Police Threatened Hayley Kiyoko to Not Bring Drag Queens on Stage for Concert
Hayley Kiyoko says police warned her not to bring drag performers on stage during her recent concert in Nashville due to Tennessee's alarming drag ban.
Known fondly by her fans as "Lesbian Jesus," Kiyoko documented the "emotional roller coaster" she experienced in Nashville, Tenn., where she performed at Marathon Music Works on May 1, via Instagram.
In a lengthy caption and in multiple videos, the "Chance" singer revealed Nashville police warned her ahead of her concert to not invite drag queens to perform on stage with her during her all-ages show.
Kiyoko wrote that during her day off on tour, she attended a Nashville drag show where she was brought up on stage. She decided to return the favor by bringing some of the queens out during her own show.
However, during soundcheck the day of the show, she "was advised by local law enforcement that having a drag performance at my all ages show could result in legal action. They warned us to not bring any drag performers on stage," the pop star wrote, adding she was "shattered."
READ MORE: B-52s Denounce Anti-Drag Bills After Tennessee Enacts First Such Law
The videos Kiyoko posted were taken "moments" before her show and portrayed the pop star reacting "in real time" to the debacle.
"I'm very upset. This is, like, it's just unbelievable," Kiyoko said in the first video, claiming there was an "undercover cop" at the venue.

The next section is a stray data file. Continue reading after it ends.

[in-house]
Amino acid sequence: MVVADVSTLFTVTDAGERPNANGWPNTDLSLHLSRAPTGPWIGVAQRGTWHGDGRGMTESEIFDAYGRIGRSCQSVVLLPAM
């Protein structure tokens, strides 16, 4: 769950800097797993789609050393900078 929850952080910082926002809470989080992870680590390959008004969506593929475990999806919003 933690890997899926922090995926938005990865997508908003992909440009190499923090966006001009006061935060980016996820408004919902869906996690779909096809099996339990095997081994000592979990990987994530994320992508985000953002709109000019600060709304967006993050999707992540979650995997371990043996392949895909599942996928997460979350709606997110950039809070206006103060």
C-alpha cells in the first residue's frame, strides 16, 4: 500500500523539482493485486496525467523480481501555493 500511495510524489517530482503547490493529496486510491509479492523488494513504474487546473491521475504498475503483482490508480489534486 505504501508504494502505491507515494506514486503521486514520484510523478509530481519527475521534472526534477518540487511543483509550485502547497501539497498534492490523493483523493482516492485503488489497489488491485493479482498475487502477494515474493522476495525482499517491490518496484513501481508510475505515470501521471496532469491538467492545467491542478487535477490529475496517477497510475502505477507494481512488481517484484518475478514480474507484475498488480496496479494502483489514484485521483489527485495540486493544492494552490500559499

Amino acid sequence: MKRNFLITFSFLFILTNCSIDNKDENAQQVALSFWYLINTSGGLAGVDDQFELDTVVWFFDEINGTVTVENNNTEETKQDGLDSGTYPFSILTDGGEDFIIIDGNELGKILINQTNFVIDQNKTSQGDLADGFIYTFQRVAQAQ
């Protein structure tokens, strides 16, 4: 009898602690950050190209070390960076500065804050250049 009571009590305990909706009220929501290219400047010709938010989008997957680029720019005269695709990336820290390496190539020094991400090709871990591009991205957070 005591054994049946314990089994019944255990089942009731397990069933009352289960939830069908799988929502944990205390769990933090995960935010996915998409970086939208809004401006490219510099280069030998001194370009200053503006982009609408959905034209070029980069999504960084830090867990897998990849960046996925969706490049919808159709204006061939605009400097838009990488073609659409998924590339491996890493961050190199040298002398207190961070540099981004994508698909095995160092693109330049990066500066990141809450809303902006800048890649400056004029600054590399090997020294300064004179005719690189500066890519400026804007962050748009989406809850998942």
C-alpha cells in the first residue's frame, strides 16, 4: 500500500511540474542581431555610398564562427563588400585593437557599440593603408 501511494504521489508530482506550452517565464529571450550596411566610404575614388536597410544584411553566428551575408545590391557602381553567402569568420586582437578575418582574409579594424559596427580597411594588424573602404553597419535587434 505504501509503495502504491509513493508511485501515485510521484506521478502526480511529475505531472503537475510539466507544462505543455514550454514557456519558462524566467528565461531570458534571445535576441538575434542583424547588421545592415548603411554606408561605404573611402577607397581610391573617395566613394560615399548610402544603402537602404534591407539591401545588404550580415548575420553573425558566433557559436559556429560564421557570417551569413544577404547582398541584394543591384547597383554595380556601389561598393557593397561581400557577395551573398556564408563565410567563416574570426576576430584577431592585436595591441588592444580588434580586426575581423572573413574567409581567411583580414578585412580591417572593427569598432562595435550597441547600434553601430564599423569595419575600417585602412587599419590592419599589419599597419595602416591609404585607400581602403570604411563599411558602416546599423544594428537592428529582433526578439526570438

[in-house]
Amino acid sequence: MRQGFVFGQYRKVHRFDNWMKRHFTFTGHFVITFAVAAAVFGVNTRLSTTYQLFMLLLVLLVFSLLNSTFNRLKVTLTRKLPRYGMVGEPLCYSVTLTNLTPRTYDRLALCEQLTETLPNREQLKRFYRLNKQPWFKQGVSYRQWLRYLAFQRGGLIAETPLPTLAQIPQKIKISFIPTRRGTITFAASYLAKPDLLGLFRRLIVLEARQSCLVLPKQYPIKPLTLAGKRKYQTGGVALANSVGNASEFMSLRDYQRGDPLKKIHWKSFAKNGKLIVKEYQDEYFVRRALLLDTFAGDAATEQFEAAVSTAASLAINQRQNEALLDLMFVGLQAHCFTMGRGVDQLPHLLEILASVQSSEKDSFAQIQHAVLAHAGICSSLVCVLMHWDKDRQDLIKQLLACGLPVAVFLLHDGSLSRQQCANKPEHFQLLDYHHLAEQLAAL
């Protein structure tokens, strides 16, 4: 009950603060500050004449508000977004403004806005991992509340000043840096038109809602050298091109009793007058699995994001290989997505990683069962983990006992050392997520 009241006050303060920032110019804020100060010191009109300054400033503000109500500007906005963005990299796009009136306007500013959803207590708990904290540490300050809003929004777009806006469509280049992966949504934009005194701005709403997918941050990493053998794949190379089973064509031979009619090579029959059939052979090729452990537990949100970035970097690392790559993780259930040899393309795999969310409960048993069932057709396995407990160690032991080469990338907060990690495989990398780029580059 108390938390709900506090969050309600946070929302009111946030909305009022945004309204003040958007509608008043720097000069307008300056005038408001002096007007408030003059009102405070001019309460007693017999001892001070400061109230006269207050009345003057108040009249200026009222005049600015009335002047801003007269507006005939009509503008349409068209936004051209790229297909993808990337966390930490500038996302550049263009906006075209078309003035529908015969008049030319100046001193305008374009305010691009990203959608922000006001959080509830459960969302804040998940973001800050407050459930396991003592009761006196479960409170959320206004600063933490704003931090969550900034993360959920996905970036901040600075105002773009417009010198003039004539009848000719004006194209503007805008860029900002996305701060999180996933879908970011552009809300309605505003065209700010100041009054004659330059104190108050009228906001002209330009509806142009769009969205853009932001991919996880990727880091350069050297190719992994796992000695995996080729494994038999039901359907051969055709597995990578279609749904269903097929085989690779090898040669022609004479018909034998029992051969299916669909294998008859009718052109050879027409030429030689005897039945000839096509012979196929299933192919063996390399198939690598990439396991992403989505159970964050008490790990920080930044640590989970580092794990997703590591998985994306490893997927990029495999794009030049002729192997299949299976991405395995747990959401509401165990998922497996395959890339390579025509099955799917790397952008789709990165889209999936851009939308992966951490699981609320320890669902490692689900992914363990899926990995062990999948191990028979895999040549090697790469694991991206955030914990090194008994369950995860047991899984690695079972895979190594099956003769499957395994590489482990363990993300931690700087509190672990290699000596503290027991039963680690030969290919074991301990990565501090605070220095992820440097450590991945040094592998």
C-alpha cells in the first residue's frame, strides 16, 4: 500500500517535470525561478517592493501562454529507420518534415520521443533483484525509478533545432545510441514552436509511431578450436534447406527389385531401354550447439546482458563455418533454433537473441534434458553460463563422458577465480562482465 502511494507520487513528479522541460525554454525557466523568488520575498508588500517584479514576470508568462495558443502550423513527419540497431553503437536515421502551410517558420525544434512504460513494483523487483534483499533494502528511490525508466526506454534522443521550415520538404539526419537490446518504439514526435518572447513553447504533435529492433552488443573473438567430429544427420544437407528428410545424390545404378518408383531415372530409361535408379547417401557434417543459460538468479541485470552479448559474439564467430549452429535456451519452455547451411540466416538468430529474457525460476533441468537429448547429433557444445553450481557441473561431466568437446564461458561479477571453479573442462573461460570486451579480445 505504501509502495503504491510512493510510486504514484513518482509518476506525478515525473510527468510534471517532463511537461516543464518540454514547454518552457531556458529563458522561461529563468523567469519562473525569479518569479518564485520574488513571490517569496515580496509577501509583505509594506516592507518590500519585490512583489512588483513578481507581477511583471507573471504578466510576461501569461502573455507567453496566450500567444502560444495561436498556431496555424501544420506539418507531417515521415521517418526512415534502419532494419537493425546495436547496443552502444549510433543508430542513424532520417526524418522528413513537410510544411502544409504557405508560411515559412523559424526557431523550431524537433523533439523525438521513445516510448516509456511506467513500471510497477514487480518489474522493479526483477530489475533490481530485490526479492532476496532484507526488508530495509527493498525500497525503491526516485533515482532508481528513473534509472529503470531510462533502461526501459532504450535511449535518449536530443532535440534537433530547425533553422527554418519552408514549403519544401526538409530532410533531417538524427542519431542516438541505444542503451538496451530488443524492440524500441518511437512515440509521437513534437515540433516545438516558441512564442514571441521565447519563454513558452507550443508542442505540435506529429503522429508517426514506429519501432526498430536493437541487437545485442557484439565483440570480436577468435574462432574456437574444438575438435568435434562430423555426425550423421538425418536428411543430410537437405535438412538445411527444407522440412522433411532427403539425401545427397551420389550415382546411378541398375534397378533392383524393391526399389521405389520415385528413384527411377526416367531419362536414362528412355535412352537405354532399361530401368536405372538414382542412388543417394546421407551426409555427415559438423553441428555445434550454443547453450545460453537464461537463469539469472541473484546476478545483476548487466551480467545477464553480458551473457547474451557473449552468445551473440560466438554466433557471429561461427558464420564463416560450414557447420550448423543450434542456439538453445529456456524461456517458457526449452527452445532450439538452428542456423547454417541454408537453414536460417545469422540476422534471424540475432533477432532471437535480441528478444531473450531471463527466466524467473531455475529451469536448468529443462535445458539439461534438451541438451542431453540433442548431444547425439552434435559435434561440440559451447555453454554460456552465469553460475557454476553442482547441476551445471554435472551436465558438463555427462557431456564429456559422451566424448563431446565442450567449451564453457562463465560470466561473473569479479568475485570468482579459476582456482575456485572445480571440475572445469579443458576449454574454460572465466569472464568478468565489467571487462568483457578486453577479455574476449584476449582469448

Holding back tears, she continued, "This is so f---ed. I'm so sorry to my community, and I'm just devastated. This is not right," the singer continued, holding back tears.
"I never want to put anyone in a position to be at risk or in danger in any way. But also where is the line of being silenced? How do we navigate these absurd threats and laws against our community?" she wrote in her caption, adding, "I find pride in making sure my concerts are safe places for ALL. How can I do that if we aren’t allowed to be ourselves, especially at a predominantly queer concert? We deserve to have a safe space to be ourselves while we navigate the evil that is threatening our own existence."
Ultimately, she revealed that the drag performers she invited, LiberTea and Ivy St. James, decided to go on stage anyway, noting they displayed "no fear."
"We will not be silenced," Kiyoko concluded her post. See below:
It's unclear whether or not Kiyoko will face repercussions for the concert, but one thing is for sure: she has the support of many of her fellow artists, as well as her fans.
"Love you legend," the band MUNA commented on her Instagram post.
"Love you !! You’re doing the right thing!!!!!!" singer Violet Skies wrote.
"It’s such a mess right now what they’re doing. Stay strong. We won’t give up," drag queen Shangela commented.
According to NPR, a bill passed in Tennessee says that "adult cabaret" performances are restricted in public or in the presence of children.
Violating the drag ban can allegedly result in misdemeanor charges punishable by a fine of up to $2,500 and/or up to a year in jail.
ACLU of Tennessee's Henry Seaton told NPR that the bill is "subtle and sinister."